As much as I always enjoy the Olympics whenever they are on it has to acknowledged that we are talking about sports and not issues of life and death.
The athletes are young, very fit and healthy and at the top of their game. They have also been blessed by the government to be allowed to hop, skip and jump the vaccine queue. ("Olympians to receive early access to Covid vaccine", April 28, p4).
Meanwhile many of those in groups 1a and 1b - the aged and the disabled - who have long been recognised as being under greatest threat from the virus are still waiting for their first and second jabs.
It's time to adjust our focus and review our priorities.
The Olympics should be cancelled or deferred for 12 months. The athletes can continue training and even participate in virtual competitions as they prepare for the next Commonwealth Games.
They will be able to hold their heads high with the knowledge that by waiting in the vaccine queue with the rest of us their doses of vaccine were redirected to the most at risk in groups 1a and b. Let's keep life and lives in perspective.
W Book, Hackett
Over the Olympians
I am so sick of hearing about athletes who have worked so hard for up to five years to be able to compete in the Olympic Games. They are to receive priority vaccination against COVID-19.
What about those people languishing in residential aged care who have worked for 50 or 60 years, contributed to the wealth and well-being of the nation and supported said athletes through taxation? They get shoved to the back of the queue because they can't run or throw a ball and are easy to ignore. When will they be vaccinated?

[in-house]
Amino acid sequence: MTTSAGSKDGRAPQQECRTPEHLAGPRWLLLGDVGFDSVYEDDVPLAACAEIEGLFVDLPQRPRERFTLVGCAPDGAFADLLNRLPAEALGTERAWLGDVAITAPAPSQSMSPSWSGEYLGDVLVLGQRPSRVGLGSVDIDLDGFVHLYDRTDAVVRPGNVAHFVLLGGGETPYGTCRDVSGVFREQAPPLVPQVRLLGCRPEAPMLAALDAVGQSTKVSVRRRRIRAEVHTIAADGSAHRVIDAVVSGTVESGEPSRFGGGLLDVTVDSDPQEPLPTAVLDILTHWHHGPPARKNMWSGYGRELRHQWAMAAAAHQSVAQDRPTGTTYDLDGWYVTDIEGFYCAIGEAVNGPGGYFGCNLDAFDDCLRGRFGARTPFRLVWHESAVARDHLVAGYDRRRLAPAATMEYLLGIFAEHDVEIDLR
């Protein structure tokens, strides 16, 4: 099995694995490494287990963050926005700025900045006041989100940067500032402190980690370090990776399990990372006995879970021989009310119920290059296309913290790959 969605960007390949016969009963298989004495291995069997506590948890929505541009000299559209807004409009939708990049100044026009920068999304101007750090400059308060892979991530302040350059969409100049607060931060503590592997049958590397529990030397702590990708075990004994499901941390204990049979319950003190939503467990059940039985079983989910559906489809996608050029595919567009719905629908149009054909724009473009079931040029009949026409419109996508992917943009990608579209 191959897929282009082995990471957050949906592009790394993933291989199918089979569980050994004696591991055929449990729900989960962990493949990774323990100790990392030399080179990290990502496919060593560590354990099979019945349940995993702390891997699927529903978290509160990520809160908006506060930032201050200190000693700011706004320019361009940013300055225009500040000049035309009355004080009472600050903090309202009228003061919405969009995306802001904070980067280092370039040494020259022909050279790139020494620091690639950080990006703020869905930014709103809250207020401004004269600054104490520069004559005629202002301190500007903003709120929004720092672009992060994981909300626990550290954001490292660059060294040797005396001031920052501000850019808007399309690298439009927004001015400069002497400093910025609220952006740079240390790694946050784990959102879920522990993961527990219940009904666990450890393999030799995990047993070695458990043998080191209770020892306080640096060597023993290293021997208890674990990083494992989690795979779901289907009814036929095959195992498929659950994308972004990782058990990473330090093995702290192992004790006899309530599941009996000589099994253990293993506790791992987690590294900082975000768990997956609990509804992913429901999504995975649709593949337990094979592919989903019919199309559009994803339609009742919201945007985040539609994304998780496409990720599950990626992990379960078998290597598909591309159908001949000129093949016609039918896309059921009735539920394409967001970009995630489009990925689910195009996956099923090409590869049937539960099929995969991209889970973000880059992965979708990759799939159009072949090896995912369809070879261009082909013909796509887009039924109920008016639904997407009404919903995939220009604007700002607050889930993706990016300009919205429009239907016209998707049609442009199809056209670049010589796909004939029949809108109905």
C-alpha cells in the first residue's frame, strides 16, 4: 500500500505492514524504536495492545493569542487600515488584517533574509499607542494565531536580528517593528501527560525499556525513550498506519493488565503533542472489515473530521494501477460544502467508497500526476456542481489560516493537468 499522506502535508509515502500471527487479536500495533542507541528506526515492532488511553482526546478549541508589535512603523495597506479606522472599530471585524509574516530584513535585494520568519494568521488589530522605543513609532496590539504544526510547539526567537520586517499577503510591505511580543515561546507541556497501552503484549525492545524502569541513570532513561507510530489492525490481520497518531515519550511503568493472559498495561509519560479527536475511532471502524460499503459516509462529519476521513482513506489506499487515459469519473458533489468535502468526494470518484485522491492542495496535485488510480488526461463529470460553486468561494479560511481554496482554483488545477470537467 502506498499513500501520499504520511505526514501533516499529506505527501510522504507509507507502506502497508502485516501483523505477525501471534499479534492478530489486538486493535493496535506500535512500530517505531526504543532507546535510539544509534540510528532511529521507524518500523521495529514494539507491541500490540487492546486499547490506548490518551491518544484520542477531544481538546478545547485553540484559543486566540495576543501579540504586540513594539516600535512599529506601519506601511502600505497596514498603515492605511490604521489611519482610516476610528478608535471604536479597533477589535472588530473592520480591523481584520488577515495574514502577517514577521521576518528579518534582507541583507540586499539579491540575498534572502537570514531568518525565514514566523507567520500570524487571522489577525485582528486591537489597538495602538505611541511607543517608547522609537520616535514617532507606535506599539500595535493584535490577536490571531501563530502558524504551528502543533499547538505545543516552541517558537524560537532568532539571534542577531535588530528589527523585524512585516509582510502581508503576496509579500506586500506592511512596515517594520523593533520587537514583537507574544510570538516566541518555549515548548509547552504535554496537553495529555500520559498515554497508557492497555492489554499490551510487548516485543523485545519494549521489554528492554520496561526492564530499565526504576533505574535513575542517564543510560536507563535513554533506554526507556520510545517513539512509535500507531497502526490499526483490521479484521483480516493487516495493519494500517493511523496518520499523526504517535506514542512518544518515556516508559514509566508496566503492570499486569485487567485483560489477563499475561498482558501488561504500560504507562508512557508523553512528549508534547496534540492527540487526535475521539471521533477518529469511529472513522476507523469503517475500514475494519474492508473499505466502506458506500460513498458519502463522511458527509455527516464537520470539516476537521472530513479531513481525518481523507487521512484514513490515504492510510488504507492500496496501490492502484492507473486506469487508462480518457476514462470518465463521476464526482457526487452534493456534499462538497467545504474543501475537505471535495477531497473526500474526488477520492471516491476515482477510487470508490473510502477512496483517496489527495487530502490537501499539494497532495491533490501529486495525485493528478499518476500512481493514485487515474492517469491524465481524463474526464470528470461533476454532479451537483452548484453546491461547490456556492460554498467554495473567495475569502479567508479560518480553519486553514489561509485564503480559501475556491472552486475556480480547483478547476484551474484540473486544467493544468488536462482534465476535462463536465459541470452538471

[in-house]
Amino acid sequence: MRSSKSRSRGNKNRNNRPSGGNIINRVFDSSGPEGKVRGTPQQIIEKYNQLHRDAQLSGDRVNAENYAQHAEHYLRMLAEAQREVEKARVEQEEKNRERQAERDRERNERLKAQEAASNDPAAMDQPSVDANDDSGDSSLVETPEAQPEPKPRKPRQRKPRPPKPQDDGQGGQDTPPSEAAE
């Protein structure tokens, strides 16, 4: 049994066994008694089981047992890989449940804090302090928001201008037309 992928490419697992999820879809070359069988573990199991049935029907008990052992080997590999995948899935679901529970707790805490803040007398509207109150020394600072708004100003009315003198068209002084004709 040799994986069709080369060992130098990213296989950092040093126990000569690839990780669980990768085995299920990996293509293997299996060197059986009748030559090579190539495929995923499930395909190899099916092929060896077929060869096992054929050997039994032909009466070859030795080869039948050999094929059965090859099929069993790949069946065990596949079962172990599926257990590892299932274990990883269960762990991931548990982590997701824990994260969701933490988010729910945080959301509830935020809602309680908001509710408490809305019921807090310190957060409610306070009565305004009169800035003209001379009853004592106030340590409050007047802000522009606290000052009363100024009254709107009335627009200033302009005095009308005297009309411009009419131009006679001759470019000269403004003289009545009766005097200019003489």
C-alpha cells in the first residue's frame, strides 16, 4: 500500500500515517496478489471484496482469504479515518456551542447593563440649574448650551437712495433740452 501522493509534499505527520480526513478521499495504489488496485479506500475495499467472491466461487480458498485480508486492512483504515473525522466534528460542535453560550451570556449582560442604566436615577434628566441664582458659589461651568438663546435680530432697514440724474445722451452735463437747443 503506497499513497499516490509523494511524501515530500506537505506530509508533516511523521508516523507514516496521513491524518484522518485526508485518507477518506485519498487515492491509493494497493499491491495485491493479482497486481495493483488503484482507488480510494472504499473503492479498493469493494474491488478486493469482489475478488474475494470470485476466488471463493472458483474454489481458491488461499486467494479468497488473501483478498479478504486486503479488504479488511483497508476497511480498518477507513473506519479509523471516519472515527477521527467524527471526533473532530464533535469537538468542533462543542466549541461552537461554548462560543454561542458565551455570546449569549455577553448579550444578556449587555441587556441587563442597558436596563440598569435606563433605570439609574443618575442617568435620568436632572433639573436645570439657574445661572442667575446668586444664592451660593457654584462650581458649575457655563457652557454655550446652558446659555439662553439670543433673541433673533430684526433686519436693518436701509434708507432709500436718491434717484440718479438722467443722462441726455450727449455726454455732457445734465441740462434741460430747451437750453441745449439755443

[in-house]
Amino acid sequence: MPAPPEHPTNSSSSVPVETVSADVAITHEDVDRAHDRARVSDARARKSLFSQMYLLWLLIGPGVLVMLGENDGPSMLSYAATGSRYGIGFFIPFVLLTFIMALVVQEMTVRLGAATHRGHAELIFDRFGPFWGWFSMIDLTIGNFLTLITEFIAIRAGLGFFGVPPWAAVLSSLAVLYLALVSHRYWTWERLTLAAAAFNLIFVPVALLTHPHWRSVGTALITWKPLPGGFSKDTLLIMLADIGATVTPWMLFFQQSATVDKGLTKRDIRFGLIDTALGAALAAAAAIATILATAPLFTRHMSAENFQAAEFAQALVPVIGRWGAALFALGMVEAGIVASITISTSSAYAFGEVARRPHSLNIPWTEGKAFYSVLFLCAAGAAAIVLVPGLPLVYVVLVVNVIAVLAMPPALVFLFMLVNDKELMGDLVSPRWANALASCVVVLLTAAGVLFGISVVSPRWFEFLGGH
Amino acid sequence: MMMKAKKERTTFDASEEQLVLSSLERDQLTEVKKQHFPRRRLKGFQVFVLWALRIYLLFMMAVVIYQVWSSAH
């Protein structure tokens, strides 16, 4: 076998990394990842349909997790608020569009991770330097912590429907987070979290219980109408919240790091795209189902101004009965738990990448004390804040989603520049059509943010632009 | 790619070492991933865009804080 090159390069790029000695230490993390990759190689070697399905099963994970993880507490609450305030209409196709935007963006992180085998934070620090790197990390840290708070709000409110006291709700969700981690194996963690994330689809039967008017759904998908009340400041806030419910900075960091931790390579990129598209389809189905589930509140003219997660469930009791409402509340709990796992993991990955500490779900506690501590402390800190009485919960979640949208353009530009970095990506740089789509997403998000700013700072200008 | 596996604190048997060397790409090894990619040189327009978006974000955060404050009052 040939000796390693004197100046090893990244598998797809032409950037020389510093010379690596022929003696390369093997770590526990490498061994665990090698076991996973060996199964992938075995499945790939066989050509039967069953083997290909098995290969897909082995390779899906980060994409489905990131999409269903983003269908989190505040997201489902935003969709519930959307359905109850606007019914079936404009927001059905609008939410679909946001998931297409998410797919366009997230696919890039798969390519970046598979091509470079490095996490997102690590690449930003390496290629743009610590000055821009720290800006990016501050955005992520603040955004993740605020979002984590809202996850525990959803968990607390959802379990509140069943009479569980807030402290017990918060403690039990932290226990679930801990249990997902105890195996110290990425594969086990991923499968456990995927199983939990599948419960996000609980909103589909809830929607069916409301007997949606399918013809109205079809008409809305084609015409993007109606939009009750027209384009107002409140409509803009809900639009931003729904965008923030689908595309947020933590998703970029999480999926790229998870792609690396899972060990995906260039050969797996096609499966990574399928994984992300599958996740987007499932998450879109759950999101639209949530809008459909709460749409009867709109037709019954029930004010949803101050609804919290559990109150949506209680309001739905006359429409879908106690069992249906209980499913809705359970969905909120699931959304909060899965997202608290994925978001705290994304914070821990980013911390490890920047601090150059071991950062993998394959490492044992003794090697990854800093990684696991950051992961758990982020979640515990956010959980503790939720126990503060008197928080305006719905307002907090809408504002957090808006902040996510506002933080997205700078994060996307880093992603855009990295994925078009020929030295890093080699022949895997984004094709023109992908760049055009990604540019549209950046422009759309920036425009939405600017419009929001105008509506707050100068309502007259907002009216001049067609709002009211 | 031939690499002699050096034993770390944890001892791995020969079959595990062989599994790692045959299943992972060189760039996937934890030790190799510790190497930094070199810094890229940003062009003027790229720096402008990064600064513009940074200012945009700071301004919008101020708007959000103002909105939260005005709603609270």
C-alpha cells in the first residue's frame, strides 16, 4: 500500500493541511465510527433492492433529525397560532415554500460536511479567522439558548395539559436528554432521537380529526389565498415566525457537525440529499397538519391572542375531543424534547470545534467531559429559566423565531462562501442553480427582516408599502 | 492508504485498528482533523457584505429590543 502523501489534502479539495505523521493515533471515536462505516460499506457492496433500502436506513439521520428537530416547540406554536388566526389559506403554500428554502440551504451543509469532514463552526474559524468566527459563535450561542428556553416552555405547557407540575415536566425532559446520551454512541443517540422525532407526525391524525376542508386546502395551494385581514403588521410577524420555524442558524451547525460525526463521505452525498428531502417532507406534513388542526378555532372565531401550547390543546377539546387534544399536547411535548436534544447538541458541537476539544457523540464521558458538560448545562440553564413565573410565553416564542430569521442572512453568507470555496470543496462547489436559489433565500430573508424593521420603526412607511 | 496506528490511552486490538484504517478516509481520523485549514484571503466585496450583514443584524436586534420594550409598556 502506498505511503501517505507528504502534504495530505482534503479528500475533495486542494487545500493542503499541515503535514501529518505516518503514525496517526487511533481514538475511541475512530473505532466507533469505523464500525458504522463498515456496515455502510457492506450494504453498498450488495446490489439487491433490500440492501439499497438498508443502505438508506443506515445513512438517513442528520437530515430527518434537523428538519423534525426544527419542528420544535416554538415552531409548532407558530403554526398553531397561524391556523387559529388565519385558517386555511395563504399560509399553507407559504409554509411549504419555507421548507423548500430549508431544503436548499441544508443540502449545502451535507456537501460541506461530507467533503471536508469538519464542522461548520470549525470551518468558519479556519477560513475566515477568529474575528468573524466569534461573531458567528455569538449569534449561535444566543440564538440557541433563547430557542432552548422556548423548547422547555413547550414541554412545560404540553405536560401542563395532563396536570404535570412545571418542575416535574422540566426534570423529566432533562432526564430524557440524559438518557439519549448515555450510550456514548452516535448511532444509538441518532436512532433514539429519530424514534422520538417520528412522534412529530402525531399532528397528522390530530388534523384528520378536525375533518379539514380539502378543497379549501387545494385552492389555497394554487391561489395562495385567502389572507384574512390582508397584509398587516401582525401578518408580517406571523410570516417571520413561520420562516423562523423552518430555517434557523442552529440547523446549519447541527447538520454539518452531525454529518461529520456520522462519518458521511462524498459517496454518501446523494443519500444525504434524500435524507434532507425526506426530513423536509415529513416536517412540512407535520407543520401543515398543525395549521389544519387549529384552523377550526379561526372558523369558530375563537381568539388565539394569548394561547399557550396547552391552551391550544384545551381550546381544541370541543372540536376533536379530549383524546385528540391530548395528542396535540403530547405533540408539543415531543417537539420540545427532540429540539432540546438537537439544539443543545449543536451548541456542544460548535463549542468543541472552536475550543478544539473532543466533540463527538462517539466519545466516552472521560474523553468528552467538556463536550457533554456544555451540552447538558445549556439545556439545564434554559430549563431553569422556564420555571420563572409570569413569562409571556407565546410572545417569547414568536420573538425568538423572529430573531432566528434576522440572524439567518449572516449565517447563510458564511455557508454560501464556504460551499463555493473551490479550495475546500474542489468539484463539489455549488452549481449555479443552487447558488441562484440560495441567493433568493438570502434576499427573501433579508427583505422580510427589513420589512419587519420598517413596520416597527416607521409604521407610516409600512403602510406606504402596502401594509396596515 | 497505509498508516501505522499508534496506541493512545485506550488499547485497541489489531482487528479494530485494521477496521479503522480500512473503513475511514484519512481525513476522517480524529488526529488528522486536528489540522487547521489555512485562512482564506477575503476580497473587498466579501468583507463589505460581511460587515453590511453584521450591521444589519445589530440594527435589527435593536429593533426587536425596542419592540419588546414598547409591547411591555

This entire Olympic rort makes me sick.
Pauline May, Lyneham
Tram cost breathtaking
Reading the report "Light rail design contract to cost $90 million" (April 29, p3) drove home to me the unnecessary complexity and breathtaking expense of the Rattenbury-Barr government's light rail project. The London Circuit overpass alone will cost many millions and cause major traffic disruption in the busiest part of the city.
The next huge outlay will be the crossing of Lake Burley Griffin, followed by the mutilation of Commonwealth Avenue and the re-engineering of the State Circle-Adelaide Avenue intersection. All for the Canberra Greens' pipe dream of a 19th century - or, to be generous, early 20th century - transport system.
The ACT government could have a 21st-century mass transport system and save money by following the lead of Paris, Mexico City, Montreal, Santiago, Tokyo and 22 other world cities and invest in rubber-tyred urban trains. These can use existing roads and bridges, and are fully flexible rather than being confined to steel rails.
Douglas Mackenzie, Deakin
Fix the CPI basket
One per cent inflation? In the hope the RBA folk read the CT letters, here's just a couple of suggestions to add to the CPI basket, to make it less obviously artificial and intentionally underestimating.
In addition to burdens such as council rates and utilities, the blowout in property insurance (car and home) due to extreme weather events can no longer be considered marginal and irrelevant. It's happening all the time, ubiquitously and devastatingly.
An apocalyptic 45-minute hailstorm a year ago wrote off 20,000 cars and destroyed roofs across a significant swathe of Canberra. With repairs still ongoing.
Secondly, it's time to recognise Australia is becoming an apartment-living nation - and egregiously-built apartments at that.
Ignoring the newsworthy, overnight-evacuated newish builds that sensationally bankrupt owners, the vast majority of the large proportion of apartment complexes built in the last generation bleed their owners progressively and unrelentingly, through rectifications, litigation and exorbitant "maintenance". Their body corporate levies inflate accordingly in a way that should also certainly be quantified for the CPI.
Alex Mattea, Sydney
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